Saturday, January 28, 2012

A Funny Thing Happened in Oregon...

     Oregon is the only state in our nation that has legalized Physician Assisted Suicide.  On September 27, 1997, Oregon's legislature enacted the Death with Dignity Act which allows patients to self-administer a lethal dose of prescription medication, prescribed for that purpose by a physician.  The person must be at least 18 years old, suffering from a terminal illness and informed of the opportunity for palliative and hospice care as well as counseling.  Being elderly or having special needs does not qualify unless also combined with a terminal illness.  Two doctors must agree on the diagnosis and there is a 15 day waiting period between the written request and the prescription.

     I cannot count the number of times people have said, "If I had X,Y, Z Disease, I would want to die rather than suffer to the end" and "I am so grateful we are able to give the gift of euthanasia to our animals and can't believe we don't have the same right for people."

     But here is the interesting thing, according to the most recent statistics available (for the period from 1998-2010), after thirteen years only 525 people in total  had in fact used the Act to commit suicide.  In 2010, there were 65 deaths under the Act, representing 20.9 deaths under the Act per 10,000 deaths -- or 0.00209%.

     The most recent comprehensive report issued by the Oregon Department of Human Services (2005) indicates that in the first 8 years the Act had been in effect, a total of 246 people committed suicide under the Act as compared to 76,947  people who died in the same period of the same underlying diseases.  In other words, only 0.003% of people who could have elected assisted suicide chose to do so.

     This does not surprise me.  Those of us working in hospice see people dying every day who suffer in innumerable ways, lose the autonomy and dignity that are most often cited as the reasons for electing assisted suicide, and yet fight to stay alive as long as possible.  It's easy to say, and easy to believe, that we would want to die in that situation, but the reality is that when it happens most people do not.  The vast majority want to live.

     So what does this have to do with animal hospice?  

     I live in a state where physician assisted suicide is not legal for humans and euthanasia is expected for animals.  A perplexing situation for many.  If euthanasia is the most compassionate choice for our animals, shouldn't it also be true for our human family members?  If assisted suicide is morally wrong for humans, why is it the kindest gift for our animals who do not have the ability to express an opinion or make a choice?  Is there something fundamentally different about a dying animal and a dying human?  If so, what is it?  Is it a qualitative difference or a quantitative one?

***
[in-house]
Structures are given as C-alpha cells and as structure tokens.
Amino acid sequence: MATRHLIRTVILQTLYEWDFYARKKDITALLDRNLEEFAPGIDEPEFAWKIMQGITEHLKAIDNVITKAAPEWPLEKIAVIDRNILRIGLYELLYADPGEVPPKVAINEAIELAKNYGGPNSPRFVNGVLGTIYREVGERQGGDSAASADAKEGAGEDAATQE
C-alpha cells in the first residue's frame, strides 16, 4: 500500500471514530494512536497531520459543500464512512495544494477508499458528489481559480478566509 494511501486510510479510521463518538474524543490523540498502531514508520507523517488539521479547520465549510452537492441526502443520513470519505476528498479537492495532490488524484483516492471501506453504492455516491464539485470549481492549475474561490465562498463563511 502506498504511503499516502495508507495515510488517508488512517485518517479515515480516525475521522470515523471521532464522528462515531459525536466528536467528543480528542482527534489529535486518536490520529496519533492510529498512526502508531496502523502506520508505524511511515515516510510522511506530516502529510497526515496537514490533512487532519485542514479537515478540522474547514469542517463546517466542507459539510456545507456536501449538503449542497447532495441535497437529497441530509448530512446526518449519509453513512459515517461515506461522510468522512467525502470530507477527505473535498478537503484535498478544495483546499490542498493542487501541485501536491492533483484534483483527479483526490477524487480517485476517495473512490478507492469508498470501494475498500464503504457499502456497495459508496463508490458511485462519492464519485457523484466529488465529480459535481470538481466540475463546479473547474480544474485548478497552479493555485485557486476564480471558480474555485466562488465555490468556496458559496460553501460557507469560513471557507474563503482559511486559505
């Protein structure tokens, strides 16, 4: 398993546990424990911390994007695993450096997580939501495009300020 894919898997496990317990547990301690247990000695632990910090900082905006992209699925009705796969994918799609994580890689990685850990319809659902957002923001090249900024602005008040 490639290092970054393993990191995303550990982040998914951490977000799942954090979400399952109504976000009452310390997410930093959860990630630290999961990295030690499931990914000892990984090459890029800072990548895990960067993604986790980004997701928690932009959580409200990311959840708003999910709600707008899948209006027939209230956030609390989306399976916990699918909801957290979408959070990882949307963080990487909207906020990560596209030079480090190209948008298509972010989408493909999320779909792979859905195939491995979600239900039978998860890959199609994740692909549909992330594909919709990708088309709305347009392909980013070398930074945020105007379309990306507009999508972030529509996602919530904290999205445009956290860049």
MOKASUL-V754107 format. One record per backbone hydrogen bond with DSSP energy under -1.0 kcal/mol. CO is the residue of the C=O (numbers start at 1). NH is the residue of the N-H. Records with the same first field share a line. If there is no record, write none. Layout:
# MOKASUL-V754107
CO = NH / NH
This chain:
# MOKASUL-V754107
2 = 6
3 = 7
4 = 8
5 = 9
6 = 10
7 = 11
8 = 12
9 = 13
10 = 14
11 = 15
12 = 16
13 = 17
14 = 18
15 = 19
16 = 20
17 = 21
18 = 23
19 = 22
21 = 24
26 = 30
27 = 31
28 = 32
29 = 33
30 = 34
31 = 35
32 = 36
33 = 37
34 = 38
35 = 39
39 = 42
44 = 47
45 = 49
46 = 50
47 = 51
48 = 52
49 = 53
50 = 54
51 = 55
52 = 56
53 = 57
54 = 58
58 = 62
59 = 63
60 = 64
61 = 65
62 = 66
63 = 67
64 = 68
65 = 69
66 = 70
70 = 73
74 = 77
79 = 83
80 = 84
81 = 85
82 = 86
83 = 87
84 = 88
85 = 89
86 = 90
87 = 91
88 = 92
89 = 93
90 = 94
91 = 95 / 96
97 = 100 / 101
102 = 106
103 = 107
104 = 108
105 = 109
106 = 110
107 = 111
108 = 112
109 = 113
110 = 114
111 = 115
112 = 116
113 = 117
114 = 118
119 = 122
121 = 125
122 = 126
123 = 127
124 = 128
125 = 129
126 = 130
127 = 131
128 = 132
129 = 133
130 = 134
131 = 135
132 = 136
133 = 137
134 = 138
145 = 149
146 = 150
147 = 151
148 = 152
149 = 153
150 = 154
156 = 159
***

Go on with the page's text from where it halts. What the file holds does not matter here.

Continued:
Although I am a big believer in our ability to sense  what our animals need and want, we do not have the ability to ask them what they want and have them respond in clear words for all to understand.  Research in the last 10 years has shown, however, that animals perceive and experience pain in very similar ways as humans do.  The leading thinkers in animal pain management today tell us to expect that anything which would cause us pain or discomfort will similarly cause pain and discomfort in our animals.

     Is it such a leap to suggest that if most people want to live as long as possible, most animals do also?  That if the vast majority of people given the opportunity to elect painless, simple, legal euthanasia when facing a terminal illness do not choose it, perhaps some (many? most?) animals would prefer to die in their own time, in their own home, with their pain controlled and their family at their side?

Friday, January 27, 2012

Quote for the Day

Photo Courtesy of Jenny Downing
One isn't necessarily born with courage, but one is born with potential. Without courage, we cannot practice any other virtue with consistency. We can't be kind, true, merciful, generous, or honest.

~ Maya Angelou

Monday, January 2, 2012

More Lessons from Human Hospice

Courtesy of Ben Lakey
     Regular readers know that New England Pet Hospice came to life as a result of my (Heather's) work in the human hospice field and that human hospice guides all of our work at NEPH.  I continue to spend much time learning and studying the human hospice model and working within it.  Tonight, during my regular weekly shift at the (human) hospice residence, I notice a booklet called "When Death is Near: A Caregiver's Guide" -- a wonderful 22 page booklet used by many hospices around the country as a resource guide for caretakers.  It is written for human hospice, but what it states is directly applicable to our work in animal hospice - and contrary to the "common wisdom" about when and why to euthanize animals.

     1.  Withdrawal.  It is completely normal for beings to withdraw from the people and world around them as part of the dying process.  They may stay in bed and sleep more than be awake.  However, the dying can almost always hear you, take comfort in your words, presence and touch.